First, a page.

For one thing, our parents are aging. Sorry Mom and Dad and Shari, but you are. My mother-in-law Shari is 70. That seems so weird to me! And my mom just battled Basal Cell Carcinoma again (we praise G0D for a victorious outcome there). And when my dad got tackled at first base by my brother in a friendly game of ball this summer, he went to the ground rather stiffly, and I found myself running from the outfield as if one of my kids had fallen down.
Don't get me wrong, our parents are still kicking. Shari is still dragging the trash can to the curb, uphill. Mom and Dad are still riding their bikes. Still RVing. But in a decade, will they be doing those things? I don't know. Now is when they are doing those things, and now is when we aren't here.
Usually we're here in the summer, and therefore we've never seen what real life in America would look like. Summer isn't real life for anybody. Being here in the Fall, now we see what we have given up, like sports and other activities, but namely our church home. Oh how we love our church home. The children's and youth ministries here are so amazing. I've seen our kids jump and dance and raise their hands, in corporate worship with other children, in their own language, their heart language, in a culture that gets them (or at least, gets them better than the culture in East Asia). I'm so thankful for this time, and yet it makes the thought of leaving that much harder.
Also there's the family farmland. It was homesteaded 8 generations ago by Daniel's forefathers. It includes 160 acres of cedars and a hilltop house overlooking Lee Creek. Up until now it has been there, waiting for us all, decorated for Christmas this time of year with a fresh cut tree on the lower porch. Momo hasn't lived out there since Sue Sue passed away, but it has still been there. The land has been full of deer and the creek full of crawfish. The dirt road combed and the brush mowed for hay. We've always dreamed, Daniel and I, of living out there someday, feeding the humming birds like Sue Sue did, growing giant ferns in hanging baskets, swinging from the porch swing in the evening sun with a glass of sweet tea and a wedge of chocolate pie.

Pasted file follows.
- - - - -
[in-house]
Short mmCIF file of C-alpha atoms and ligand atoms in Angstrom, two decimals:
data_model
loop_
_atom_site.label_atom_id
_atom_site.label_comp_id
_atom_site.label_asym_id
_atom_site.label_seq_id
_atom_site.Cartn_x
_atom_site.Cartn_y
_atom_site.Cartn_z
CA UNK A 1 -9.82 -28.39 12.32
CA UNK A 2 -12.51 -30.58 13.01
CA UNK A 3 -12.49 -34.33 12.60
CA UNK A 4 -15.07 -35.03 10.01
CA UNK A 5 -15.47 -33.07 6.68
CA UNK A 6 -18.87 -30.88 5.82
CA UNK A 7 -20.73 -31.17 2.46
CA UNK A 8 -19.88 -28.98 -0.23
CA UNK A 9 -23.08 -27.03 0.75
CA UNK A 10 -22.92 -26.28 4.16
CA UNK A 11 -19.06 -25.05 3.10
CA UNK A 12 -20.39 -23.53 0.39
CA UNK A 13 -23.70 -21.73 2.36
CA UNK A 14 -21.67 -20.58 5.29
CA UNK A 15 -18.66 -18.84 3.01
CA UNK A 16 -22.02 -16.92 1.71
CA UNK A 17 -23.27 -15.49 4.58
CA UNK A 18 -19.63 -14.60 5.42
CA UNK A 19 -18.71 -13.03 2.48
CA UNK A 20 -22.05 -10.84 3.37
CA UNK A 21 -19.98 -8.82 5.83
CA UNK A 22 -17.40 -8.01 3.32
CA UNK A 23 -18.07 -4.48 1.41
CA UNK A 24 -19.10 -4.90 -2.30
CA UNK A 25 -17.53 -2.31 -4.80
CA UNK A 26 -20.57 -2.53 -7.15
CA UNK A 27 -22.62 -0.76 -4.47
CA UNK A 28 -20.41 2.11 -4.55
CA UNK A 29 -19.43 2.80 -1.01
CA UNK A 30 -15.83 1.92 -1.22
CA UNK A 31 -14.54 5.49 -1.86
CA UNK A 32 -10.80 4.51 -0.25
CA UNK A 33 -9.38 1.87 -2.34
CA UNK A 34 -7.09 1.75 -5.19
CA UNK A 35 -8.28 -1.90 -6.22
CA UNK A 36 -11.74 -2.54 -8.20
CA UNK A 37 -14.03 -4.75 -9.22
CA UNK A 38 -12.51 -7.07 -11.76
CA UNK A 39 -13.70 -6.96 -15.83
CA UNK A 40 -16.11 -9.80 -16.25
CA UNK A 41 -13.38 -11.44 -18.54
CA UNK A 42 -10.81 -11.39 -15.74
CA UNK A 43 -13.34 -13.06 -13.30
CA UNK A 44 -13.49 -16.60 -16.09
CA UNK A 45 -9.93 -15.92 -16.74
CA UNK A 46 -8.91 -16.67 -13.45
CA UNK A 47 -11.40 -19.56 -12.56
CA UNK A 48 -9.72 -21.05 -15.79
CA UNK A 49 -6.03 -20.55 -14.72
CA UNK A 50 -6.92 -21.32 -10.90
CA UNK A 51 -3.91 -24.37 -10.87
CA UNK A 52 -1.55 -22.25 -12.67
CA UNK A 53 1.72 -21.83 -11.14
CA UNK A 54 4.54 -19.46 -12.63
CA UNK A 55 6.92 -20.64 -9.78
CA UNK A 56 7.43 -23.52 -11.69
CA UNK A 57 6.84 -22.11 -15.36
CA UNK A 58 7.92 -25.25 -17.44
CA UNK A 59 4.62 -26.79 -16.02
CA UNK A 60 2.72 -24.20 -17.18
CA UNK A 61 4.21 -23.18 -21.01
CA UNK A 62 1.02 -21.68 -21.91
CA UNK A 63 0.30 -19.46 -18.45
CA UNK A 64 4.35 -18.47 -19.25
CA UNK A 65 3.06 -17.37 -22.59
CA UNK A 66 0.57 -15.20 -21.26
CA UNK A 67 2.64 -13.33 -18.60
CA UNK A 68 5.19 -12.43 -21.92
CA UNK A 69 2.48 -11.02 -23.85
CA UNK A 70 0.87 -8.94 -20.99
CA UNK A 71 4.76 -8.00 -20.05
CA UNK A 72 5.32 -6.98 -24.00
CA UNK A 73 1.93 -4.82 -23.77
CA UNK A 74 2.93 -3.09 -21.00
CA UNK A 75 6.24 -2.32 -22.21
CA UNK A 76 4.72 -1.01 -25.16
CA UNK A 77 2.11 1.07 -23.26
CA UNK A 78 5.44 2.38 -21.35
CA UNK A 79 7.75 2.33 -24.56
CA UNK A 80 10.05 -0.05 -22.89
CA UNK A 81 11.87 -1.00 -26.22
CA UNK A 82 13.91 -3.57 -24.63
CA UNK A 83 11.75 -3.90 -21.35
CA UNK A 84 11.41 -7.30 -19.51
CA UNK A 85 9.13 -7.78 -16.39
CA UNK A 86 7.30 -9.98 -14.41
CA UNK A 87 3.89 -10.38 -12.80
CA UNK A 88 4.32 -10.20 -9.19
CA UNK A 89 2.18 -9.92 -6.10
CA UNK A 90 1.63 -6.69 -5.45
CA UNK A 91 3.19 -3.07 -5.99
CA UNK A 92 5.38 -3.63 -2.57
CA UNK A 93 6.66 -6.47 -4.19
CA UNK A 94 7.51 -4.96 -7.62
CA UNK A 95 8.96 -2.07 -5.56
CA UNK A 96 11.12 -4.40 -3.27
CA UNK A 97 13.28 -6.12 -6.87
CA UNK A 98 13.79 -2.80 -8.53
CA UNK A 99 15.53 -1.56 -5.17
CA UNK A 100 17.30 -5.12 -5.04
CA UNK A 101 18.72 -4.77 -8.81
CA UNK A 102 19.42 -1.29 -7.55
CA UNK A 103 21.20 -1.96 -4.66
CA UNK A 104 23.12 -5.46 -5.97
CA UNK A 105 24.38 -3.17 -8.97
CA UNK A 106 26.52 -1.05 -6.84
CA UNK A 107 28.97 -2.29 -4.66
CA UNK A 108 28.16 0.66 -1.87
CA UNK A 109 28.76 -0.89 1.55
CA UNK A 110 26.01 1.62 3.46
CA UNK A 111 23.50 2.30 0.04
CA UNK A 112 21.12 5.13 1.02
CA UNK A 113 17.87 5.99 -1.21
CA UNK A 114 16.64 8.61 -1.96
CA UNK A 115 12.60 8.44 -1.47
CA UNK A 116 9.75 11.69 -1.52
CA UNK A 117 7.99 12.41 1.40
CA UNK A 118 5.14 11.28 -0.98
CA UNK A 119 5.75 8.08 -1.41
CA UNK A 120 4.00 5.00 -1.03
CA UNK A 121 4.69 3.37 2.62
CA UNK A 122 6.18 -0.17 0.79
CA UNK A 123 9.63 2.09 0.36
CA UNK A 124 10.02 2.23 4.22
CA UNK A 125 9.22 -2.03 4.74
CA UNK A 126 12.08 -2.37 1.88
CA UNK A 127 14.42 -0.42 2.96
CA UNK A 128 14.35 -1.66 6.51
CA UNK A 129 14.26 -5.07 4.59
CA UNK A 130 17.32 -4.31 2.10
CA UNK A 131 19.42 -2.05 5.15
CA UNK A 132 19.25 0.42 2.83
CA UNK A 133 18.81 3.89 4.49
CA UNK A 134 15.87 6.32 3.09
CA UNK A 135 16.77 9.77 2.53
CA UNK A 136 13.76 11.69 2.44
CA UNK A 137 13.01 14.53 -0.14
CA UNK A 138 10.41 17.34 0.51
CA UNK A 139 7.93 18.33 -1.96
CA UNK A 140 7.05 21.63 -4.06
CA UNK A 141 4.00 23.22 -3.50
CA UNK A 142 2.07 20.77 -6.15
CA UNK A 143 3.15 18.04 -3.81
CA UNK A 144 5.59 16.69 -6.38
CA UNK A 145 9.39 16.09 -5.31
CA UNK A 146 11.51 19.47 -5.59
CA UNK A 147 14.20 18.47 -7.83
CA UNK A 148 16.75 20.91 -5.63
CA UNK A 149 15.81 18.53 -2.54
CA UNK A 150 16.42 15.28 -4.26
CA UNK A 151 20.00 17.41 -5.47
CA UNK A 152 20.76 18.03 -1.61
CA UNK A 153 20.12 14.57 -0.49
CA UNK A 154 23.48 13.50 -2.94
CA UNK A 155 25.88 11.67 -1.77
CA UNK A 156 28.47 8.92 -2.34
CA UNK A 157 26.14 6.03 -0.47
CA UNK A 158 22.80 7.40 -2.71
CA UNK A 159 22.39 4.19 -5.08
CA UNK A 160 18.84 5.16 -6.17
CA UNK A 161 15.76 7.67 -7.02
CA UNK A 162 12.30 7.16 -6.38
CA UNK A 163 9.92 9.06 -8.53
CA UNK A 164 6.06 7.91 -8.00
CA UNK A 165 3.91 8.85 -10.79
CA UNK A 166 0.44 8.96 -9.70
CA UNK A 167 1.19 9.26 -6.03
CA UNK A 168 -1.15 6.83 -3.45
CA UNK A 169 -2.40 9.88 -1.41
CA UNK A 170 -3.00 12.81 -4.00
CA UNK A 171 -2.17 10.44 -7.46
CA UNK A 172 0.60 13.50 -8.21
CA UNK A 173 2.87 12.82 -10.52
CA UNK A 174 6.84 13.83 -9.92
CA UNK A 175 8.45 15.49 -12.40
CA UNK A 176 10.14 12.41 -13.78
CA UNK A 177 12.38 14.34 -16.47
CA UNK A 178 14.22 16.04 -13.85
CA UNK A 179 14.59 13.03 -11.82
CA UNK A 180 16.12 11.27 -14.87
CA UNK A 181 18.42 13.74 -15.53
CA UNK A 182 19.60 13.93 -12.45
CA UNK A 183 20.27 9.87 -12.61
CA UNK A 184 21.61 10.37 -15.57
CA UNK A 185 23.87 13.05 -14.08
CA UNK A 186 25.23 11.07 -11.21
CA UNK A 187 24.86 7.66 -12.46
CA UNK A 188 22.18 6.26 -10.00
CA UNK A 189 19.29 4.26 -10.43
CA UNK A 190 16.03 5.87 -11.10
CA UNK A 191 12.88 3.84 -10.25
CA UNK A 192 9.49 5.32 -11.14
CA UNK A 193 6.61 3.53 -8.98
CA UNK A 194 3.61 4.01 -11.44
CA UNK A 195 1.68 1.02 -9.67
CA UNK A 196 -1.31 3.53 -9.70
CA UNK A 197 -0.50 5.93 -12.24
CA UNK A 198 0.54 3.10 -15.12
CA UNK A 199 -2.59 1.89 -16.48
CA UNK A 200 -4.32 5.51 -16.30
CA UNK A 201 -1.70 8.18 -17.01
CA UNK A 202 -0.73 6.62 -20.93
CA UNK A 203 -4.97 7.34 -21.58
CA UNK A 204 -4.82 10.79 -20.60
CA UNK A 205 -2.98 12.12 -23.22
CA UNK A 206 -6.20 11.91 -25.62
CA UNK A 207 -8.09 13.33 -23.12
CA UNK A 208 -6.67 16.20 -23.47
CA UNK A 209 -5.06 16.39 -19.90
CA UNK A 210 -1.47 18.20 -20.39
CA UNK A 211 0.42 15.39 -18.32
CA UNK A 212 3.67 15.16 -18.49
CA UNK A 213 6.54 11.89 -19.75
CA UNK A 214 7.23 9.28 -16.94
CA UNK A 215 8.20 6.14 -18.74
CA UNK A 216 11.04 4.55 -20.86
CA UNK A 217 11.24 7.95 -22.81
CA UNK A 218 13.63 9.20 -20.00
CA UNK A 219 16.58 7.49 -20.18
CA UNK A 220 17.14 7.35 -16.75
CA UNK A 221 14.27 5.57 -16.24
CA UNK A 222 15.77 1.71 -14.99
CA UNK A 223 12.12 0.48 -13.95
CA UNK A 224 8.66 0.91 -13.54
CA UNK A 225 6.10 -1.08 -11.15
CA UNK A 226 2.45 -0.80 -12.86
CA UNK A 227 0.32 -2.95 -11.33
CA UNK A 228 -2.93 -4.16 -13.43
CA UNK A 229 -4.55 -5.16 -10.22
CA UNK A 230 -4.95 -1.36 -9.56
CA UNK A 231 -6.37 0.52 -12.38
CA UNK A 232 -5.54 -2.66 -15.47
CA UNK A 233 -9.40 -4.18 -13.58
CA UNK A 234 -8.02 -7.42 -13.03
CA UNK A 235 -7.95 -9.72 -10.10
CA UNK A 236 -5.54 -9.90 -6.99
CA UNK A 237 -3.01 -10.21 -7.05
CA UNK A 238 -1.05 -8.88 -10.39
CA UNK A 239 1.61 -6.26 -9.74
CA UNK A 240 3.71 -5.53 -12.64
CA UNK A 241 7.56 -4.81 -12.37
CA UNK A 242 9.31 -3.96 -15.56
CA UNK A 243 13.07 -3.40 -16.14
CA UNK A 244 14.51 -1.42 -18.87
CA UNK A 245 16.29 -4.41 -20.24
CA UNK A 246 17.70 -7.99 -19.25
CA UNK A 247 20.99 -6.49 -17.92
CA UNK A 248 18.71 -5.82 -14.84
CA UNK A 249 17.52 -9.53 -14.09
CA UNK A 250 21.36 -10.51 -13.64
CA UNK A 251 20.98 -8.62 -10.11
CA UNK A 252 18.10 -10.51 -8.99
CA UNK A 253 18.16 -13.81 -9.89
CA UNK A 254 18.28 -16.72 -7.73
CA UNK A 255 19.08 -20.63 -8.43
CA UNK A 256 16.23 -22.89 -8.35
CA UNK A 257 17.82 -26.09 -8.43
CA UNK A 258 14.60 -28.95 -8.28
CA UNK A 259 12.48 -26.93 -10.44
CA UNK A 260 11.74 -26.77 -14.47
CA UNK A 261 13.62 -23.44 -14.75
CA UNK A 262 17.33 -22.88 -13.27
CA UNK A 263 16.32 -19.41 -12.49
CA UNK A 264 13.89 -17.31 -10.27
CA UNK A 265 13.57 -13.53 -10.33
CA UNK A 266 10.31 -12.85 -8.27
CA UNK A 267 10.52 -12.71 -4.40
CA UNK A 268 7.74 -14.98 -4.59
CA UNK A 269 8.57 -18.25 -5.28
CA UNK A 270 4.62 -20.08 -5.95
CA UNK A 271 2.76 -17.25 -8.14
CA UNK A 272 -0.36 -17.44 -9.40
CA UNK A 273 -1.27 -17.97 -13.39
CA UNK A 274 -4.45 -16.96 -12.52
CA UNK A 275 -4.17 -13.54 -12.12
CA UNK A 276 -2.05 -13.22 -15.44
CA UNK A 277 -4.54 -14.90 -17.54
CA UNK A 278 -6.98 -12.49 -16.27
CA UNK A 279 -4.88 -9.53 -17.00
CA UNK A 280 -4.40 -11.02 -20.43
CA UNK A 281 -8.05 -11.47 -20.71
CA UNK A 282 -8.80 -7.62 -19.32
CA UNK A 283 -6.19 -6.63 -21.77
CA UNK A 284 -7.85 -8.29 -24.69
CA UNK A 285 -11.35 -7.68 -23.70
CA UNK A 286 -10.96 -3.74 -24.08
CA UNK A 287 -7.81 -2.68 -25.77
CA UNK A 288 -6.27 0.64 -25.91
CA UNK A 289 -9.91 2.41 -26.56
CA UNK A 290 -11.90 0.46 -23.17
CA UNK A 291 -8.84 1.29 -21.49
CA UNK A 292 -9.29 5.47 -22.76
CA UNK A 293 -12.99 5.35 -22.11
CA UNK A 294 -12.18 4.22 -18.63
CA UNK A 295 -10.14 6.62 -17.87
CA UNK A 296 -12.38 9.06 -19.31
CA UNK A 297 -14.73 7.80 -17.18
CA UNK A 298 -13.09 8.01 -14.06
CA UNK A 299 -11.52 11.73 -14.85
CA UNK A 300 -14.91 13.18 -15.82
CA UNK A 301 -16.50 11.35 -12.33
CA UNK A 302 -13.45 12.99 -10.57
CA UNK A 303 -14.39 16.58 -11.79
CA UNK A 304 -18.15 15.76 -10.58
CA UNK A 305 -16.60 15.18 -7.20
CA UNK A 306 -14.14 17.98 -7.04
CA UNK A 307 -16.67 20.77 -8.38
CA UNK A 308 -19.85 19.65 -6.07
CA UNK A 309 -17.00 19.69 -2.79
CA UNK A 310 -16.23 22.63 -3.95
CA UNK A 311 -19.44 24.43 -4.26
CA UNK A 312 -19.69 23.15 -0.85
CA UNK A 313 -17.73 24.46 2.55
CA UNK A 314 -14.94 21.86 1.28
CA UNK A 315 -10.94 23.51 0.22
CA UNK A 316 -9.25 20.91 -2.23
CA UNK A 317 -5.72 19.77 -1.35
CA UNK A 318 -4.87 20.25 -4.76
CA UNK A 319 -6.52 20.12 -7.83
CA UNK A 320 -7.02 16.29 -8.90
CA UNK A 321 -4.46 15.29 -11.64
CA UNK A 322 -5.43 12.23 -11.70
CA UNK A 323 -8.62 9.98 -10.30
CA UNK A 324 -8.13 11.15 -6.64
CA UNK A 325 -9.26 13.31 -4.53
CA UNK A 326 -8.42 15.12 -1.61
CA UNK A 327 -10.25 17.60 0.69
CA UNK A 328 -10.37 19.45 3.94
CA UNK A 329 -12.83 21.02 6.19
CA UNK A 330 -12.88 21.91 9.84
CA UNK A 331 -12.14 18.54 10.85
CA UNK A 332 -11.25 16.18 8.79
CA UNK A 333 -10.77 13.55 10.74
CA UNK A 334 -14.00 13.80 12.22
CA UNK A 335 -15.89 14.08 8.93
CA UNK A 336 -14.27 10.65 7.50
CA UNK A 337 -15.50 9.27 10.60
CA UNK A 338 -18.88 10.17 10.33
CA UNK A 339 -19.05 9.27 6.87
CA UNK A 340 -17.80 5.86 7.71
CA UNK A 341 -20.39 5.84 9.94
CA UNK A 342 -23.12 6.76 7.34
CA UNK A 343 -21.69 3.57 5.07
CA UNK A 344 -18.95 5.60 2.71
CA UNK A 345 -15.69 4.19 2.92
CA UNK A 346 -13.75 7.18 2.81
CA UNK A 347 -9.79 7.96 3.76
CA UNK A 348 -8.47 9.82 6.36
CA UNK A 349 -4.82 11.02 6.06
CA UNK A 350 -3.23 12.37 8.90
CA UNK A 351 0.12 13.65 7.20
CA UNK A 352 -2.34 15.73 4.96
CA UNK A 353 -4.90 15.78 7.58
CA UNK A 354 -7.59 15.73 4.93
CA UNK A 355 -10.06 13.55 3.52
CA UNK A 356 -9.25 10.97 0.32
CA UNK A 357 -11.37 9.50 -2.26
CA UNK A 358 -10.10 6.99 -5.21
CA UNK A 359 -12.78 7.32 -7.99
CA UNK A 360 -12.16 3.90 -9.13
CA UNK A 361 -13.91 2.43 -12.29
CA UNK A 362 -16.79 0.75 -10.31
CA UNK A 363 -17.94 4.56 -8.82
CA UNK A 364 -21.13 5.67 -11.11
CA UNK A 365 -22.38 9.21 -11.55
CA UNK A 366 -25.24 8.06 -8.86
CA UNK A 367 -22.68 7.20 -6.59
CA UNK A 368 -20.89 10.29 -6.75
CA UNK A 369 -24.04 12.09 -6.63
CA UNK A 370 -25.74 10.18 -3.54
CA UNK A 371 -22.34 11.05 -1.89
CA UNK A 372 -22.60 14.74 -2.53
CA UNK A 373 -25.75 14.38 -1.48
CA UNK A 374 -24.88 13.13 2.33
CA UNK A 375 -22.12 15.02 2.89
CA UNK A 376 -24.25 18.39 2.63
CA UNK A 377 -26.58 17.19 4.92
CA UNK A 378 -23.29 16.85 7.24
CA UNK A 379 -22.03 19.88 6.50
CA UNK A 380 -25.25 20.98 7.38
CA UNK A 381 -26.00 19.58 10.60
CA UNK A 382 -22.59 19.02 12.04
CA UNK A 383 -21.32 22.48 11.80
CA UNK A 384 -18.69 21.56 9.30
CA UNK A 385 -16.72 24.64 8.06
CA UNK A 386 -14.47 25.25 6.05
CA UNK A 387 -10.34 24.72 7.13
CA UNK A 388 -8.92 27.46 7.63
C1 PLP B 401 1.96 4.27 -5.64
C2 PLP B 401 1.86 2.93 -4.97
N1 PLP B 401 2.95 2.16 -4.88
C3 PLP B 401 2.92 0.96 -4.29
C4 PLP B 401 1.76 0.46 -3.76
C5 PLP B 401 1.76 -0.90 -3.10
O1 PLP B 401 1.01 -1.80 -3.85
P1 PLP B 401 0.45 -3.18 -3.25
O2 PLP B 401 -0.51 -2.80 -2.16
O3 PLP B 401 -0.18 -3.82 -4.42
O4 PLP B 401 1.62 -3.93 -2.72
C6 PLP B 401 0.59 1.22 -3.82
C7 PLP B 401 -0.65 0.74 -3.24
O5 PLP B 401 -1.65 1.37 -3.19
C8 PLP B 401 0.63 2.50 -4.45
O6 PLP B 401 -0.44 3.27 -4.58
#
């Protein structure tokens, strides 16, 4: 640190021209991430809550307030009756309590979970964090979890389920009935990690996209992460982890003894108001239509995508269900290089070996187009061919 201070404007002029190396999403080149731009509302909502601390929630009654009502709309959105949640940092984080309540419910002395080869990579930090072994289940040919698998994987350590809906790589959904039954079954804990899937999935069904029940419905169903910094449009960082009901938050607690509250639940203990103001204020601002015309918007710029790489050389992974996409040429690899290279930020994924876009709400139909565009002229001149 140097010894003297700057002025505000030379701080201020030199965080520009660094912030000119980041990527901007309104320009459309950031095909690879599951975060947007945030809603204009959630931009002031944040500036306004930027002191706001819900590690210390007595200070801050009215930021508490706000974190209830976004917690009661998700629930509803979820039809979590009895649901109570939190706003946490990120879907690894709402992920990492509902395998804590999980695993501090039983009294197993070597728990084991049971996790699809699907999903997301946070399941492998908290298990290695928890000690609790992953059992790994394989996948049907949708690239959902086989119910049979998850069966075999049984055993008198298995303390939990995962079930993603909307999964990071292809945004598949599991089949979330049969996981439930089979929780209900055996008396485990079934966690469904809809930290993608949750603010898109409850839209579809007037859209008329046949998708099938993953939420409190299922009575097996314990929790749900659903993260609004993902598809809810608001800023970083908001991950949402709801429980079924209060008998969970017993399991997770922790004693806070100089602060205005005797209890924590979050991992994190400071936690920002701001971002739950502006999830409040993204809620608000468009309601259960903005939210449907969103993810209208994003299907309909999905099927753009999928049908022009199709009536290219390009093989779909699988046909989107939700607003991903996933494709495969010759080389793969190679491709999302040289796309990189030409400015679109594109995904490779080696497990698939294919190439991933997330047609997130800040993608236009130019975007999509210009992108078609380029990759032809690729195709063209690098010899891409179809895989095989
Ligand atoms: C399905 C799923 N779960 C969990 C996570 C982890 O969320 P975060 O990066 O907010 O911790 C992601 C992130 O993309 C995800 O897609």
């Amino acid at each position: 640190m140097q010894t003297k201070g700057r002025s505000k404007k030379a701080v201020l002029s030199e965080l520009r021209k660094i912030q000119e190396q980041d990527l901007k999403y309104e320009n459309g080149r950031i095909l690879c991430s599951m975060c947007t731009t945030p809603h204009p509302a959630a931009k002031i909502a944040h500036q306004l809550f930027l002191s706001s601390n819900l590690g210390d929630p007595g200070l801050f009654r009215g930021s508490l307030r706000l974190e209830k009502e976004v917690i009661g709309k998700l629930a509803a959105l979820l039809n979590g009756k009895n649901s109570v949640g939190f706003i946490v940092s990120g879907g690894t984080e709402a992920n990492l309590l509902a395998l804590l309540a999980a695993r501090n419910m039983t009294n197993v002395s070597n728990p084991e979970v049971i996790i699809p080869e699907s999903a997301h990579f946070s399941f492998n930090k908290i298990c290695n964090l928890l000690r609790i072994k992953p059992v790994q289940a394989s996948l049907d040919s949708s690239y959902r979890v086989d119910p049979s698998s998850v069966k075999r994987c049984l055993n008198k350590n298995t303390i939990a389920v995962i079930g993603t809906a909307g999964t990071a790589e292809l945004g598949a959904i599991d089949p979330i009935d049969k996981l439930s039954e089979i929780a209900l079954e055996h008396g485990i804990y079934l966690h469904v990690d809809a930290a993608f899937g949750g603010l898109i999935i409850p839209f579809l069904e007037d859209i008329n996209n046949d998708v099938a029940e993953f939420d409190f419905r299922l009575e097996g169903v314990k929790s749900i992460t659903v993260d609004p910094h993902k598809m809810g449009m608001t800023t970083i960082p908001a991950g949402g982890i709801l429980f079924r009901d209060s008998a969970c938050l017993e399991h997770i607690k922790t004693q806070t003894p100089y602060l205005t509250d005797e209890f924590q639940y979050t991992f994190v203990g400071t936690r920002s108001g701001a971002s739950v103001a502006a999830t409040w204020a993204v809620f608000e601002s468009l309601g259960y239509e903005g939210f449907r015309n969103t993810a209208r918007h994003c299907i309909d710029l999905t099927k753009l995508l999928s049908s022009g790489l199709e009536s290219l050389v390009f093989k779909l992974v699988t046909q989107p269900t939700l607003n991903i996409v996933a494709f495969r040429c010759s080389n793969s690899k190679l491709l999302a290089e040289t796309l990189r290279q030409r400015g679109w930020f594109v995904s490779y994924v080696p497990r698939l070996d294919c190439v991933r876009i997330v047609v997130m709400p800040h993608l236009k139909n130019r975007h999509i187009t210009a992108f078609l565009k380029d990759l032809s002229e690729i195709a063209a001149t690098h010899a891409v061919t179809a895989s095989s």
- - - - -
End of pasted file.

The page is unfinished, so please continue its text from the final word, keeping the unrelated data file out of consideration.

But the years have gone by, as years tend to do, and the fate of the land and the house is unknown. Will it be there, waiting for us all, when we come back next time? There is just no way to tell. And that grieves me, because if we were here, we would...well...we're not here.
We're not here.
I'm fairly certain I write a post like this every furlough, but I promise, this time the cost has gone up so high it is almost unbearable.
And then I read this today before breakfast, "Do not store up for yourselves treasures on earth, where moth and rust destroy, and where thieves break in and steal. But store up for yourselves treasures in Heaven, where moth and rust do not destroy, and where thieves do not break in a steal" (Matthew 6:19-20).
The truth is, we could move back to the States and move in to the farmhouse, only for it to burn to the ground the next day. We could come back to spend more time with our parents and one of them could die a week later. It happened to my aunt - she went to sleep after a full day, healthy as can be, and never woke up again. In the end, it is all just stuff, and these bodies are wasting away. That is why we hold this life loosely, looking with anticipation instead toward what is to come.
I will have an eternity to play baseball with my dad.
And the promised land is far richer and more beautiful than Daniel's family's homestead.
And when we get there, we will be greeted by people from East Asia who wouldn't be there at all had we decided to stay in the States during these years. And so I echo the words of Paul in Philippians 3:7, "But whatever things were gain to me, those things I have counted as loss for the sake of Christ."